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6 Tips for Bank Financial Statement Analysis in Excel

Posted by Fiscal on June 29, 2023

Credit unions and banks that use Excel for financial statement analysis have likely encountered the common pitfalls of the application: overwritten templates, broken formulas, and lack of transparency, just to name a few. Excel offers significant flexibility, but it is also easy to break. Solving these issues is beyond the scope of this article, but we will look to tackle them in a future discussion.

As part of our ongoing series on using Excel for financial statement analysis, we’re offering tips and tools loan analysts can use to improve your Excel-based financial statement spreading template, and in turn, optimize your loan analysis process. Instead of focusing on formulas in Excel, we’re highlighting six functions and tools you can use starting today. This includes not just how to set them up in Excel, but examples, too. Let’s dive in!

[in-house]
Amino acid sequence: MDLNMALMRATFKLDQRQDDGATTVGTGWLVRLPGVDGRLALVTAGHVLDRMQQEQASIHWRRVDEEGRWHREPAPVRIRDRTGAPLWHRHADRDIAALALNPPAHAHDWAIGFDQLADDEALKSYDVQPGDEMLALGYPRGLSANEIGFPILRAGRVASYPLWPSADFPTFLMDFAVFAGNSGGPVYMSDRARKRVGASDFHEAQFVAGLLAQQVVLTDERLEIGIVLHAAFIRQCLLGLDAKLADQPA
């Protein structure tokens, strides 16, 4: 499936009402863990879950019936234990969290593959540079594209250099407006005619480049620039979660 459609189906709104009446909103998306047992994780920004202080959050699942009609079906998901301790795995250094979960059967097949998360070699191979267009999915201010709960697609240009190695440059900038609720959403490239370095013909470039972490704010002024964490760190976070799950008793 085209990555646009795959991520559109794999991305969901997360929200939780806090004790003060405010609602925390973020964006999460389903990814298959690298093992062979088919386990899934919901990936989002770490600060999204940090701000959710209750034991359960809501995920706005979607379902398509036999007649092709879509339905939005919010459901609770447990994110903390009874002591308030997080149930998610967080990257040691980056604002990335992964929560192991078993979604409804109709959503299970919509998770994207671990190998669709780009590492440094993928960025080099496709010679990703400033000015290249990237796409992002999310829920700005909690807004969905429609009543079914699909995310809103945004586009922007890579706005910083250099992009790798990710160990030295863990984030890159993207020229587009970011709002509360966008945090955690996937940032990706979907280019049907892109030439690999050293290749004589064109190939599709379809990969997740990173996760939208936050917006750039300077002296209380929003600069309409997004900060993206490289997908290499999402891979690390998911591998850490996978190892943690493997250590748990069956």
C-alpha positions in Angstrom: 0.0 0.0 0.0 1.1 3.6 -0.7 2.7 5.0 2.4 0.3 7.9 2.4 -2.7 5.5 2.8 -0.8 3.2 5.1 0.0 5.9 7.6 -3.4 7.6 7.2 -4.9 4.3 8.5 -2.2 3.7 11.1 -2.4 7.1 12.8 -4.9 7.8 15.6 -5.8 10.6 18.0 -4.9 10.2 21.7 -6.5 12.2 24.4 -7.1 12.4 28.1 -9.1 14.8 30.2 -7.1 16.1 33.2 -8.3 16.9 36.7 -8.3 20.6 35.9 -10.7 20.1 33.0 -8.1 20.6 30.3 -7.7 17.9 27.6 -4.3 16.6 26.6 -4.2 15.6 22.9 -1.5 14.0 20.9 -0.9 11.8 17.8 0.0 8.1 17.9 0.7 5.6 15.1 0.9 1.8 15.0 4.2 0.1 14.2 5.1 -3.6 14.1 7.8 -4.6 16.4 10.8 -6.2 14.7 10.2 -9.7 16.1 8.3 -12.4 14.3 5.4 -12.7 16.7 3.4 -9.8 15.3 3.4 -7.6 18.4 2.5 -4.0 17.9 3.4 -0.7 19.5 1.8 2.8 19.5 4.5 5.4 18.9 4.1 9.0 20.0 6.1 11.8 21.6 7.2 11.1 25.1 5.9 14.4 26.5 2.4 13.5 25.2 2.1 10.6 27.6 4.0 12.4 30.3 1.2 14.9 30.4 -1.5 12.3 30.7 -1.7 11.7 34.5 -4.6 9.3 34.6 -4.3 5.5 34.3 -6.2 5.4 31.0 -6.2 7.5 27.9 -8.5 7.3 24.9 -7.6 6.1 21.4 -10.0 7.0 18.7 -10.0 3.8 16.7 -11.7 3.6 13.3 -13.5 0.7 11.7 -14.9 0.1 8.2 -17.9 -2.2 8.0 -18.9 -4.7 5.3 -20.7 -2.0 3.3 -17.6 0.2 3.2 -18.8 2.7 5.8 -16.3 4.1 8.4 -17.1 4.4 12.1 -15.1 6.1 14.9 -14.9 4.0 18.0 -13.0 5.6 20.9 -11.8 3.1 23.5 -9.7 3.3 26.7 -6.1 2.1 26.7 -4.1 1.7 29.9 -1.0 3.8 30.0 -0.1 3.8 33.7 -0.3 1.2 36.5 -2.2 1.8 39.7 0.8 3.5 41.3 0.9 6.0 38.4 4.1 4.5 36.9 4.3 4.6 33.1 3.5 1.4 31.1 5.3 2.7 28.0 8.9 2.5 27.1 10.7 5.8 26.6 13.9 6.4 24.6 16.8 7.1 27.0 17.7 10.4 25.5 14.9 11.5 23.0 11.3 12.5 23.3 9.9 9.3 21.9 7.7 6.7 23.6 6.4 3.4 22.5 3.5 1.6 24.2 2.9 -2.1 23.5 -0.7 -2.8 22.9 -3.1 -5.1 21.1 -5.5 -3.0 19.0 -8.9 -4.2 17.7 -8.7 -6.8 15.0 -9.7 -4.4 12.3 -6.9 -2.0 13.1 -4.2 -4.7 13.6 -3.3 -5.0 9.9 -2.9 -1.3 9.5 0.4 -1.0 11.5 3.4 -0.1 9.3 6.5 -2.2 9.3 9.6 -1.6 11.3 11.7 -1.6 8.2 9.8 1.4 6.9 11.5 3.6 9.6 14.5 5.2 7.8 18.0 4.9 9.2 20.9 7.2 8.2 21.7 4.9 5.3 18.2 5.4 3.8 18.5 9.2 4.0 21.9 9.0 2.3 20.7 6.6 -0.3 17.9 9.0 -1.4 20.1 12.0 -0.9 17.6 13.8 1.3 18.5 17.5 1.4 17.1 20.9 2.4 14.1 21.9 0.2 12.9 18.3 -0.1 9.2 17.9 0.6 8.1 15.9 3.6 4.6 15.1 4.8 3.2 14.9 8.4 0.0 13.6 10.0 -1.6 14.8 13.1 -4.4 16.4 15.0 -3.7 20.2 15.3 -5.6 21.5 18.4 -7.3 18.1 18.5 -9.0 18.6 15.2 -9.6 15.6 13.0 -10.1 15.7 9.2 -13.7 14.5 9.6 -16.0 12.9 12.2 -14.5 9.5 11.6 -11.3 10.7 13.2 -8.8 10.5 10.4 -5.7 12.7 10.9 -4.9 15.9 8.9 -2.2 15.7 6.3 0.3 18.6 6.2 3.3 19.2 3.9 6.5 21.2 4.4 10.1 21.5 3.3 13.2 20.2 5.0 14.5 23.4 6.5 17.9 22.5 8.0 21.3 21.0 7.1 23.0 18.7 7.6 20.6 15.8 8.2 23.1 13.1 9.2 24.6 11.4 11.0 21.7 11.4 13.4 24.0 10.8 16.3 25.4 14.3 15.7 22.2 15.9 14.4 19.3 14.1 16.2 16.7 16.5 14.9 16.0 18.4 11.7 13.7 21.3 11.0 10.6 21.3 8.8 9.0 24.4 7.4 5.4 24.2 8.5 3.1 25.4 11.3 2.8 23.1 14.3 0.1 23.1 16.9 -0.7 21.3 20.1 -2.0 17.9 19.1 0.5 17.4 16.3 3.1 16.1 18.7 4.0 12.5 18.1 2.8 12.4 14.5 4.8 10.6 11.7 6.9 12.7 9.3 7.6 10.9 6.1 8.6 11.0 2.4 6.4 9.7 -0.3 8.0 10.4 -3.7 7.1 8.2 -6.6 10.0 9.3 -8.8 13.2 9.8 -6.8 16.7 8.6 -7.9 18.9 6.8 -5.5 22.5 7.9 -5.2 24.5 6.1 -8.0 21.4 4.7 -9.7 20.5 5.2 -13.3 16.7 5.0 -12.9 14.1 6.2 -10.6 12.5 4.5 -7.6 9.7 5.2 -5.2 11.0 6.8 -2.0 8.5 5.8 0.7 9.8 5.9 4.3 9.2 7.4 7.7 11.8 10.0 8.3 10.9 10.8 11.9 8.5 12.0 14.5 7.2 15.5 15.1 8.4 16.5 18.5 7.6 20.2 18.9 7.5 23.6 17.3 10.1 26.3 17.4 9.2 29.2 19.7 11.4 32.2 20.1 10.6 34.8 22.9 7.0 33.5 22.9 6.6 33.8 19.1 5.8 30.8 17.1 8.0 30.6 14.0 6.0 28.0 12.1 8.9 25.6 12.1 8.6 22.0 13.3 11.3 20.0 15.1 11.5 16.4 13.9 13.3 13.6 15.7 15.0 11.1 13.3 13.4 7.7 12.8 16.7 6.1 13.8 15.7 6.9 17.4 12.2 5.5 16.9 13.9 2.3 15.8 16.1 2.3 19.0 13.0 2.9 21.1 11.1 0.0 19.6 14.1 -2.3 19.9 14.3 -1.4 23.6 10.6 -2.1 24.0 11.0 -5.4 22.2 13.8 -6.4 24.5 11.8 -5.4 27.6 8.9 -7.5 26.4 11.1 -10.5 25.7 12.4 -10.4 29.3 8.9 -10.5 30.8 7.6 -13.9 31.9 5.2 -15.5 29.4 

Building a Bank Financial Statement Analysis Template in Excel

Many community banks and credit unions lean on Excel or similar spreadsheet applications to perform spreading and tracking tasks. While some leave the details of the spreadsheet format up to individual loan analysts, other lending institutions strive for consistency and scalability by building spreading and tracking templates. The goal is to maintain the same format for all, no matter who is preparing or reviewing the loan.

Unfortunately, these templates aren’t always effective at their goal, and users often encounter some common problems that affect a bank’s financial statement analysis templates in Excel.

For community banks and credit unions that want to keep using Excel but are looking for a better way, much can be improved by adopting Excel template best practices – and a few relatively simple tricks we’ve learned along the way.